Engraving on bamboo

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Country: New Caledonia
Micheline Néporon, Dumbéa, Bambou gravé (engraved bamboo), 2015, engraving on bamboo, Bambusa spp. (bamboo), 125 x 10 cm, photo: Sophie Jacquot

Engraved bamboo is called kârè e tä in the ajië language spoken in the customary area Ajië-arhö (Houailou – Poya – Bourail- Moindou)

Traditionally used as containers or for making varied objects intended for adornment, music, fishing and war, bamboos are more recently used as travelling sticks, protection objects with magic herbs placed inside.

The engraving on bamboo practised in New Caledonia is distinguished by its stylistic, figurative and descriptive characteristics. It can be used as an aide-mémoire, a medium for narrating or passing something on, and a toponymic marker. It is a transitional art that is both functional and symbolic. It is developed by colonisation and carried out initially by men.

The bamboos (Bambusa spp.), in varying sizes, are engraved with geometric and figurative designs cut with the grain, using ends of crustaceans pincers, slivers of stone or pieces of quartz, then metal blades or spikes, and greased and coated in soot or carbonised candlenuts.

Contemporary production is reformulating the practice. It has been encouraged in art training workshops and revived from the 1990s onwards through processes such as pyrography and engraving with a spike, knife or cutter, and reinterpreted through various media, such as paper, canvas, fibre, wood or stone, and techniques such as acrylic painting or ink. Today, as in the past, it illustrates traditional life, and reconstructs contemporary realities and mutations.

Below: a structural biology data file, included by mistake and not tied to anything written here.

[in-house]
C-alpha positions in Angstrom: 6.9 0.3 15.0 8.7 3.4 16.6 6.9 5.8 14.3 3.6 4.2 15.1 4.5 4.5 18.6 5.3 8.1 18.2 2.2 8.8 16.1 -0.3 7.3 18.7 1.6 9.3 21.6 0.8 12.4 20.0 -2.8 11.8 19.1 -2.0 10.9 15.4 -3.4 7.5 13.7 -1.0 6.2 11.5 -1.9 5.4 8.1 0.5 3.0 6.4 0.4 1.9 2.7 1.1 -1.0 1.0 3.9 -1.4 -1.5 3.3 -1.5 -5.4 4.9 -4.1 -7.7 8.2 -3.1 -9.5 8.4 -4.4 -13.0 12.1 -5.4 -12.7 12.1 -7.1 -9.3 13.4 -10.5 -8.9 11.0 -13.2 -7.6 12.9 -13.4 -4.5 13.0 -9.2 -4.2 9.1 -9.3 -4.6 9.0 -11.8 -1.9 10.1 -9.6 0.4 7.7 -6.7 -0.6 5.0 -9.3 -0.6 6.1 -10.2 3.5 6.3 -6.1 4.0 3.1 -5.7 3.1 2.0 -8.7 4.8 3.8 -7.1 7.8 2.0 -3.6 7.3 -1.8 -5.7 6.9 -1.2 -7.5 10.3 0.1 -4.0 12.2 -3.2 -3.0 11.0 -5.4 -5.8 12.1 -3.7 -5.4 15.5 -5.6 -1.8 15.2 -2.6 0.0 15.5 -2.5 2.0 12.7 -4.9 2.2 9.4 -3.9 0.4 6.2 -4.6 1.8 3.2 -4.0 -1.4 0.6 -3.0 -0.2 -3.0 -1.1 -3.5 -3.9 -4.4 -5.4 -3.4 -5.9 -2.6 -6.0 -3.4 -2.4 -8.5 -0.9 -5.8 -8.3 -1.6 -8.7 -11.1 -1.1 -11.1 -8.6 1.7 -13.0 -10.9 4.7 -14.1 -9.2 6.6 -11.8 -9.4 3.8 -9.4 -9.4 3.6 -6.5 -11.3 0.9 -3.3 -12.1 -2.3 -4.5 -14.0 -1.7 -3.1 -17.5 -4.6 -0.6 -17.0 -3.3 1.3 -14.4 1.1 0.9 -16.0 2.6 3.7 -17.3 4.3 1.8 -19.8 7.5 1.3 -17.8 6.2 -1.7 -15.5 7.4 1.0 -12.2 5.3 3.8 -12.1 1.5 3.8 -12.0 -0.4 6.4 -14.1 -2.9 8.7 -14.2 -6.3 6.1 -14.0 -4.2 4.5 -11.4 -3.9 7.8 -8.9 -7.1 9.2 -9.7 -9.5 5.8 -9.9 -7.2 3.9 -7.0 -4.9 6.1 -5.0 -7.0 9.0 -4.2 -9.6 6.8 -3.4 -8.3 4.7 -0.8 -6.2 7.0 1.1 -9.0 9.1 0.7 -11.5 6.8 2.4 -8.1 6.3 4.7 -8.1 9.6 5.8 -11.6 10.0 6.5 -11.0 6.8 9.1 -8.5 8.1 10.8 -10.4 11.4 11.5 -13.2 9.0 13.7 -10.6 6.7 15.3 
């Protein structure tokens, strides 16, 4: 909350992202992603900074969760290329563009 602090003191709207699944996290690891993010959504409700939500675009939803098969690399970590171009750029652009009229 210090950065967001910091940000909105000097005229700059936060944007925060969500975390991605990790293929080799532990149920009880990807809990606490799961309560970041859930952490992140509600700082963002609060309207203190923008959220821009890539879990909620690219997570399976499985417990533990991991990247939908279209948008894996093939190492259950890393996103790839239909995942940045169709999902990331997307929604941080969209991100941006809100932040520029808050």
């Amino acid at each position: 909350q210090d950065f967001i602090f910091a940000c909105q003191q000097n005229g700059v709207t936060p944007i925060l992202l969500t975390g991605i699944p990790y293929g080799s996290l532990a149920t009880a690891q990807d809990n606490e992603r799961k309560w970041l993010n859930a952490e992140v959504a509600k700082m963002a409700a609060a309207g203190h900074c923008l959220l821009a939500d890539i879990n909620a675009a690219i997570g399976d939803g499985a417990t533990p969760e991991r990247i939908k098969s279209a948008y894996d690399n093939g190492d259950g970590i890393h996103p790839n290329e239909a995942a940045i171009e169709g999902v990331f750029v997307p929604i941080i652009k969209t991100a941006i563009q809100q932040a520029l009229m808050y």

Occasionally practised for artistic purposes, the art of engraving on bamboo is passed on in the school environment and through artist residencies and introductory workshops organised by the Musée de Nouvelle-Calédonie (Museum of New Caledonia), centre culturel Tjibaou (Tjibaou Cultural Centre) as well as municipal and provincial cultural centres in the Interior and on the Loyalty Islands.  Objects made long ago are exhibited at the Musée de Nouvelle-Calédonie, whilst contemporary pieces are exhibited and marketed in galleries, at cultural and artistic events, country fairs and local markets.

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